When we parted ways, although amiable, there was a lot of hurt, anger, sadness. I cannot speak for him, but for me I know it lingered, in ever-diminishing amounts, for quite some time. To this day I occasionally experience little waves of bitter-sweetness. He moved on, moved away, quickly found a beautiful woman to start a family with, got out of the Navy and got a job he likes (as far as I know). I partnered with a kind fellow as I pursued my masters and then doctorate degrees, and launched multiple businesses. We both are so much happier now than we ever could have been together. But even so, there are those moments of reminiscence. And even moments of anger, or frustration. Times when I am upset at choices I made, or ways he treated me. Ways I treated him, and choices he made. But such is life.
Here I stand, on the cusp of 30, already married, divorced, remarried, and wholly unsure what the future holds. When asked about my ex, about my divorce, about what happened, I always say "we just grew into very different people," or "we got married too young," or "military life is really hard," or a mixture of those. Not untrue. But not entirely true, either. It glosses over the hurt, as well as the good times. I know without a doubt that I needed that young man when we got married. I know he needed me too. I am not sure if I would have very literally survived my teens and early twenties without him, and I believe I helped him grow into a more well-rounded, compassionate man. But I also know our relationship, young, broken, did a lot of damage. To both of us. We didn't know how to really love well. We learned the hard way, at the cost of our marriage.
I know the common thing is to hate your ex. To wish fucking good riddance to your former marriage, and move on with your life, spitting venom at the very mention of them. And while there are moments I feel that way, I honestly owe him a lot. If it weren't for him, and what he provided me, what we went through together and separately, I strongly suspect I would still be that sad, broken, hyper-religious, overly-modest, suicidal, apologizing-for-existing, doubting myself at every turn, afraid to try girl I was. But thanks to his kindness and hurt, I have become better. Not perfect. Ha, so far from it! I'm still very broken, lacking in oh so many ways. But I am better. I am aware that I am smart, and kind, and actually pretty fucking awesome (even though I don't always fully believe it, or feel it), things that, before him, I never knew or belived about myself. I have learned to set good boundaries, say "no," stand up for myself. I still apologize a lot, but less than I did. I fearlessly pursue new things, not giving a damn what others may think of my choices. I communicate better. I have a looser grip on the idea of relationships, knowing that the beauty and value is in the moment, loving someone exactly as and where they are, and understanding that you have no guarantee of tomorrow. Your lover is not yours to control, or confine. That being stingy and clingy with love is not a way to cultivate a deeper, lasting relationship, but in fact how you extinguish the flame. I'm continuing to grow into someone who is unabashedly herself, strong and loving, and for that I can, to a large extent, thank him.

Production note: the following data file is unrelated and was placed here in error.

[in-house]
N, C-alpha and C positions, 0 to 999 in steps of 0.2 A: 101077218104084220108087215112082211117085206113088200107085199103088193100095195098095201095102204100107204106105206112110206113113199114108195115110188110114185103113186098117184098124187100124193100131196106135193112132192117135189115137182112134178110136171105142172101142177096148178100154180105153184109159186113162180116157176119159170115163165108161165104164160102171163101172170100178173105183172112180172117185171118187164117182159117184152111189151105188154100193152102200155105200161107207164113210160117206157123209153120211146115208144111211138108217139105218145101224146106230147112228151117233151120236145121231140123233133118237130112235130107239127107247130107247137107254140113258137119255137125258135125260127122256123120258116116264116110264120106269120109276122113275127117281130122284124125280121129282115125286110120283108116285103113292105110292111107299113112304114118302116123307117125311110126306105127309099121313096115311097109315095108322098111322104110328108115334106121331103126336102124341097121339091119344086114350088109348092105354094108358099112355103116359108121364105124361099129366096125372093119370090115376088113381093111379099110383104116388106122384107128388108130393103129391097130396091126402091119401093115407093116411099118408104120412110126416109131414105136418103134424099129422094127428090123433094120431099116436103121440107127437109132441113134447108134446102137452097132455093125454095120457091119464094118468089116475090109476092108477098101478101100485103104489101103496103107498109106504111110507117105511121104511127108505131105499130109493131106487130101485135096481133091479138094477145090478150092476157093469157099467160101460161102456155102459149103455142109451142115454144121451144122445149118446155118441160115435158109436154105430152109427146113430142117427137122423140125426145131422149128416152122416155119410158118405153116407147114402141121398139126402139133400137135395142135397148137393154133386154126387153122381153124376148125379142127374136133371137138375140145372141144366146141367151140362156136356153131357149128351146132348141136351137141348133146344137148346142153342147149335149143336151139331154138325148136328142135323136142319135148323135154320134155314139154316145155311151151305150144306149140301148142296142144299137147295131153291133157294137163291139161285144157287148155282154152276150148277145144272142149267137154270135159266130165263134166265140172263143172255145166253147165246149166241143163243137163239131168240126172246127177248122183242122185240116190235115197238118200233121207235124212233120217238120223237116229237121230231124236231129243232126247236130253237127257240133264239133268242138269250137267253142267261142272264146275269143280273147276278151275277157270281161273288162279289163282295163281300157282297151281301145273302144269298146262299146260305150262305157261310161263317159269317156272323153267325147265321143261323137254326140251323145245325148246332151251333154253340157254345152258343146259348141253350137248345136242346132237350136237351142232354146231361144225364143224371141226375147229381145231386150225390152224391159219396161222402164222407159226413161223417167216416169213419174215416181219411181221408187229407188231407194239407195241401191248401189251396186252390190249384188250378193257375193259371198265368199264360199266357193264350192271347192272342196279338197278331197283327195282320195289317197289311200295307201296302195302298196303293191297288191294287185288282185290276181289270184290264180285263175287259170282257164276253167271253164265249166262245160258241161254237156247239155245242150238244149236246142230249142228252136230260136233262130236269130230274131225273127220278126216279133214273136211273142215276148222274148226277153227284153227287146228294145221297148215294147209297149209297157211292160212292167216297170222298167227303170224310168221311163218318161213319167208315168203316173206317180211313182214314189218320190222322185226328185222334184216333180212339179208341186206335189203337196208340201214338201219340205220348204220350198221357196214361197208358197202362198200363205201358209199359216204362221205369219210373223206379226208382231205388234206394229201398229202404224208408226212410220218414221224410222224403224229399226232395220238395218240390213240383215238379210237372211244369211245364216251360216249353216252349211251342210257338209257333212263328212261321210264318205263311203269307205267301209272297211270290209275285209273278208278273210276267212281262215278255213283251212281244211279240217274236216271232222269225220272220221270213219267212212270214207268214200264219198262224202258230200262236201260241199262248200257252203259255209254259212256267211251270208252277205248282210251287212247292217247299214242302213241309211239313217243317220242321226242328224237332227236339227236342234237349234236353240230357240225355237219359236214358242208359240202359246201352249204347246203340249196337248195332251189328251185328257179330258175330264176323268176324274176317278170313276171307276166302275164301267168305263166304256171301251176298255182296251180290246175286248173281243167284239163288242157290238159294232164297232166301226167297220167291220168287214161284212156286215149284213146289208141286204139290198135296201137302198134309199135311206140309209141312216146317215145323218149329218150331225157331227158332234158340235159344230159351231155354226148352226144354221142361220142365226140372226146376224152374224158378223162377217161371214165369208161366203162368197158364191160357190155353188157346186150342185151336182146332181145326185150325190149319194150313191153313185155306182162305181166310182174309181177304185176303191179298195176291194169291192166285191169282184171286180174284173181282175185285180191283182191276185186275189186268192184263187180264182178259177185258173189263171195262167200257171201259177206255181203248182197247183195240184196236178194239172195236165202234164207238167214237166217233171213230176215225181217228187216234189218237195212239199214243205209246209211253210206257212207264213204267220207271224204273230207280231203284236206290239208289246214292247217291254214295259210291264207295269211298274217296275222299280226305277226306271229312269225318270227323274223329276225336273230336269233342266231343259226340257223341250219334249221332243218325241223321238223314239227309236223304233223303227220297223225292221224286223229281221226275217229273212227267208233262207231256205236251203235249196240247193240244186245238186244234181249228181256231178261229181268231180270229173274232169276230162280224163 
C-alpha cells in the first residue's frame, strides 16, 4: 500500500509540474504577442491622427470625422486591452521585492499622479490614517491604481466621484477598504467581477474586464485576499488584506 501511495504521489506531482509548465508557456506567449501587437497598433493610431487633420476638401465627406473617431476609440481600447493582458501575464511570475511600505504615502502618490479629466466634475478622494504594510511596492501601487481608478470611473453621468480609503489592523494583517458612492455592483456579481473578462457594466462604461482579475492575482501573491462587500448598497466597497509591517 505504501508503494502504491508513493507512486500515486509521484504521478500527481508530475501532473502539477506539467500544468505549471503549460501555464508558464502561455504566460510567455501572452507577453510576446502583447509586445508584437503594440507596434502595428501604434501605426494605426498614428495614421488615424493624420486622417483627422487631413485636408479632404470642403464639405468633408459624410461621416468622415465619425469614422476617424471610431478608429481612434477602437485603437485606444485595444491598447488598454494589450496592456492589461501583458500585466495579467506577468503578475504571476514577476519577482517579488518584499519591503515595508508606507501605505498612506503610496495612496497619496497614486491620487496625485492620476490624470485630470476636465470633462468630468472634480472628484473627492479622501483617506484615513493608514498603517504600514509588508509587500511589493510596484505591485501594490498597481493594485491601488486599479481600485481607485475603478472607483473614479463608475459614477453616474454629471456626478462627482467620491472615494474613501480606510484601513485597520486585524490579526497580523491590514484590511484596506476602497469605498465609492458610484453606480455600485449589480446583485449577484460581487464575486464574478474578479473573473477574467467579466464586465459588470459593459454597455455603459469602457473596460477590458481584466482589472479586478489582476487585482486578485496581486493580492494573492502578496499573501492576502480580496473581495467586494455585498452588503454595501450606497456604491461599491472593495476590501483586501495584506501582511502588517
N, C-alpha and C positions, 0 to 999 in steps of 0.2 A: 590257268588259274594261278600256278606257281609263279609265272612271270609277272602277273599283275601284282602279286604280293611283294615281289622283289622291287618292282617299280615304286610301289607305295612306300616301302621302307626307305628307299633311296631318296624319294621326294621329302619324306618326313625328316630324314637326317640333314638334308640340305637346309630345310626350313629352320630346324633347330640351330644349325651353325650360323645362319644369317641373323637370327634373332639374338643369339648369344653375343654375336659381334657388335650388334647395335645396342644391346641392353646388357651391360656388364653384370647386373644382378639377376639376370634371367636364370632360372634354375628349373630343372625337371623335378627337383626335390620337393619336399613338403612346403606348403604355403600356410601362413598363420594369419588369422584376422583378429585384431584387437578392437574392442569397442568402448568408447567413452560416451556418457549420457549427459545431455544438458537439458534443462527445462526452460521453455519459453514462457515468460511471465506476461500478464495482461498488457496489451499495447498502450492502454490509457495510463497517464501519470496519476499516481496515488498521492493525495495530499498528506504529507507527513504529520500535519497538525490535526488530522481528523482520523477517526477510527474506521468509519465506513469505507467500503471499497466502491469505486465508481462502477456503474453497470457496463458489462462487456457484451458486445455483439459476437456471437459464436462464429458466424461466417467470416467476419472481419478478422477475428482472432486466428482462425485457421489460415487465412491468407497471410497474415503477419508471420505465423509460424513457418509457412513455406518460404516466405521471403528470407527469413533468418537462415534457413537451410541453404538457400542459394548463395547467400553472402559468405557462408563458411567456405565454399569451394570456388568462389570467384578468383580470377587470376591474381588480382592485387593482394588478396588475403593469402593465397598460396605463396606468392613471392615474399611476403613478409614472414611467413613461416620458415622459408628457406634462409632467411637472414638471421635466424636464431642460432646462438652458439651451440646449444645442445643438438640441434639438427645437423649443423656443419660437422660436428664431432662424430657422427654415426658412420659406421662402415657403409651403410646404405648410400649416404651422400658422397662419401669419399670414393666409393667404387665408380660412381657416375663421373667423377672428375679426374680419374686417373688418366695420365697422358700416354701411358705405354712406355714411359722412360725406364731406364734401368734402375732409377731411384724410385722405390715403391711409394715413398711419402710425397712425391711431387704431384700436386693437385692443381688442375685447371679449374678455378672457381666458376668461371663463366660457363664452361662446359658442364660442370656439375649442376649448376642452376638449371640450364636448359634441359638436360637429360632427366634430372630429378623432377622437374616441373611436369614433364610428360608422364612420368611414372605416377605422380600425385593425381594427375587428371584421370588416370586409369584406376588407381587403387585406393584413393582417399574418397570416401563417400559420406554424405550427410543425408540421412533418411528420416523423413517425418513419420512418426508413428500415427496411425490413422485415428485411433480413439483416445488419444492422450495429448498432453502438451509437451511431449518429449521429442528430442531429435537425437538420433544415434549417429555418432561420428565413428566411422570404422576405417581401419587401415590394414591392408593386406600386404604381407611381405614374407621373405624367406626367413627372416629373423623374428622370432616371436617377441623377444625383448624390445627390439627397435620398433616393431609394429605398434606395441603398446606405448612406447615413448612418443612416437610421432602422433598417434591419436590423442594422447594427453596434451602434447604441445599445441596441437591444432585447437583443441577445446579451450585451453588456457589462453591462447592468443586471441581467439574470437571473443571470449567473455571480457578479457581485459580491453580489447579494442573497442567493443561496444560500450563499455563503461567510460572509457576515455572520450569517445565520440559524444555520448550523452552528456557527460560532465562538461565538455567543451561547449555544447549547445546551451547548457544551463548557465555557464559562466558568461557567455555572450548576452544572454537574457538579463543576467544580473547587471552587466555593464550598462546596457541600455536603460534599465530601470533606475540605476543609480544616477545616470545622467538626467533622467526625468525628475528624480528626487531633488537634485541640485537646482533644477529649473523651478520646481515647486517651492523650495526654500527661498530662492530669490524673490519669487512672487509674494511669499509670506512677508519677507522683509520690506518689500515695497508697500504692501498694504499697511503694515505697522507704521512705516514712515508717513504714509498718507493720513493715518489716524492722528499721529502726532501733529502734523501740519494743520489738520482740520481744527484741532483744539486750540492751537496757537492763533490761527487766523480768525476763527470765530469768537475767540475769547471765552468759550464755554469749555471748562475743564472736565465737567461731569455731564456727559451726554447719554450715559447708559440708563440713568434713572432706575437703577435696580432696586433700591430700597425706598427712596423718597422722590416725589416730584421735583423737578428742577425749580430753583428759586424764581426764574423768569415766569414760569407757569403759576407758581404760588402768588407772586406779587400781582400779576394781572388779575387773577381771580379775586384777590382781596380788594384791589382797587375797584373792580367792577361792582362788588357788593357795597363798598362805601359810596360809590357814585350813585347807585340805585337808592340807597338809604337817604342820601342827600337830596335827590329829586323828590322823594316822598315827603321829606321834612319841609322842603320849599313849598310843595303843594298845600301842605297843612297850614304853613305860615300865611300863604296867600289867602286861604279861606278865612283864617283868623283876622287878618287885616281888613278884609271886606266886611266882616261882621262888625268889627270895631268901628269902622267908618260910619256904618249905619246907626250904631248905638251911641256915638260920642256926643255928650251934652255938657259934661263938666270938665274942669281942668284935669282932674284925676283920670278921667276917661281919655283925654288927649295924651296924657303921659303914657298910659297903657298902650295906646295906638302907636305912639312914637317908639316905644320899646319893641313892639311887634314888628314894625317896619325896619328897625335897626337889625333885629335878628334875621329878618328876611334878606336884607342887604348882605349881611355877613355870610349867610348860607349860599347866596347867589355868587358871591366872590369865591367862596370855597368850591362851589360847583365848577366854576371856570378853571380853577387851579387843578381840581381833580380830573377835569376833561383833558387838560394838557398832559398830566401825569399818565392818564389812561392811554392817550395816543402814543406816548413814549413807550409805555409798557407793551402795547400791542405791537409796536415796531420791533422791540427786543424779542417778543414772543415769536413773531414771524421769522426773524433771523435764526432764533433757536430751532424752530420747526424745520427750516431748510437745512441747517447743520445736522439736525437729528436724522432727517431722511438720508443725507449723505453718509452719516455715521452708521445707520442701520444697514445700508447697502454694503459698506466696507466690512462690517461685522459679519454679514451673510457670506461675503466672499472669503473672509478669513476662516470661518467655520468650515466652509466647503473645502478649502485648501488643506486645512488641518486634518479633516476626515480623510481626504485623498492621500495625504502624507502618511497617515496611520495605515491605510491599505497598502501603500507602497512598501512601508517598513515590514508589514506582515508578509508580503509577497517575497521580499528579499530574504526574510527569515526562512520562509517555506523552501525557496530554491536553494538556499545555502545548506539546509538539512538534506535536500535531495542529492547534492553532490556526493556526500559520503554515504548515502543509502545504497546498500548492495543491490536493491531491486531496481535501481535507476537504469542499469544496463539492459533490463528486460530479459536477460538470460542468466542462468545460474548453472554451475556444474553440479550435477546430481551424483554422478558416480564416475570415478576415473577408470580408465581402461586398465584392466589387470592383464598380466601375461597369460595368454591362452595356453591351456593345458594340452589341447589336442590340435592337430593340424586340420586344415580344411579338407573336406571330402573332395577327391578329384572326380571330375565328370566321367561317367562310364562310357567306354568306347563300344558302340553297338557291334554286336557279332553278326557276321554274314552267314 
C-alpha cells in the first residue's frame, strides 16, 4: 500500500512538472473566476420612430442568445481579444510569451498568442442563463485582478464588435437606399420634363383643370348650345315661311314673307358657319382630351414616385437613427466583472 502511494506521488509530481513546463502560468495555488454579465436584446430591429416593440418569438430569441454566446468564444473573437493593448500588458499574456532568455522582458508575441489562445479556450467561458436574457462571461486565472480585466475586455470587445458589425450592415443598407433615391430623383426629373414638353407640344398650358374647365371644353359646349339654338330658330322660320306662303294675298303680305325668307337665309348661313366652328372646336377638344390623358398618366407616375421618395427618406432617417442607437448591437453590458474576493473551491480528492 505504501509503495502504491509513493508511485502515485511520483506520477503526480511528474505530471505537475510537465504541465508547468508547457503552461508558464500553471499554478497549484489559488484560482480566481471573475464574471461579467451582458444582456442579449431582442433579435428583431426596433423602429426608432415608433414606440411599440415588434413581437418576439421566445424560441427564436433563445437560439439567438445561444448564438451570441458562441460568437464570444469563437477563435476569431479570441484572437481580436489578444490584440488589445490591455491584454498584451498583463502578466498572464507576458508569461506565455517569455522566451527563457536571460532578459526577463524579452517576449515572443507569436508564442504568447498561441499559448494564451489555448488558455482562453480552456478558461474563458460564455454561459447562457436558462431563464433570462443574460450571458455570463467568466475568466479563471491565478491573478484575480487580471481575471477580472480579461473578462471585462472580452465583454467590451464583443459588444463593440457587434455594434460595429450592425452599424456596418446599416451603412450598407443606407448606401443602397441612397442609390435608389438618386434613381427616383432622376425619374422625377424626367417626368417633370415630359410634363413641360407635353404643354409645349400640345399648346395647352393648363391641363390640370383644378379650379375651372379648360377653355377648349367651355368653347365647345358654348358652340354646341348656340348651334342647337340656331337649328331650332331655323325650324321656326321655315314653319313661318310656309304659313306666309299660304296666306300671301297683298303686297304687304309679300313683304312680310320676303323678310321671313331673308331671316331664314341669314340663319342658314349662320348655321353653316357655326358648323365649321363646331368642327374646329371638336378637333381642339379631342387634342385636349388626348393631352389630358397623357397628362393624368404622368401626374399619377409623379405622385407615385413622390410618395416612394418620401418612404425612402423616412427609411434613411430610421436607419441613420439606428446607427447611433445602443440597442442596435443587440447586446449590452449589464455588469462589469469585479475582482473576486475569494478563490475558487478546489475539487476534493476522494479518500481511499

I hope he looks back and remembers our good times. We had thousands of them. I hope he doesn't loathe everything we created together. But you know what? Either way, it's not my problem. I have no hatred towards the boy I married. Nor any towards the one I divorced. I have no shame about my past, or my present, and I refuse to allow any into my future. So Stephan, wherever you are, I want you to know I appreciate you. And I love you. And I wish all the best and most beautiful things in the world for you and yours. I am so sorry for all the heartbreak we both went through. I'm sorry for the ways we hurt and broke each other. But I am so thankful we came out stronger, more compassionate, softer, better. And thank you. Thank you for the memories and the scars. The adventures and the heartbreak. Thank you for the good and the bad that helped me become who I am today. Because, I dunno... I kinda like the girl - nay, the woman! - I am becoming.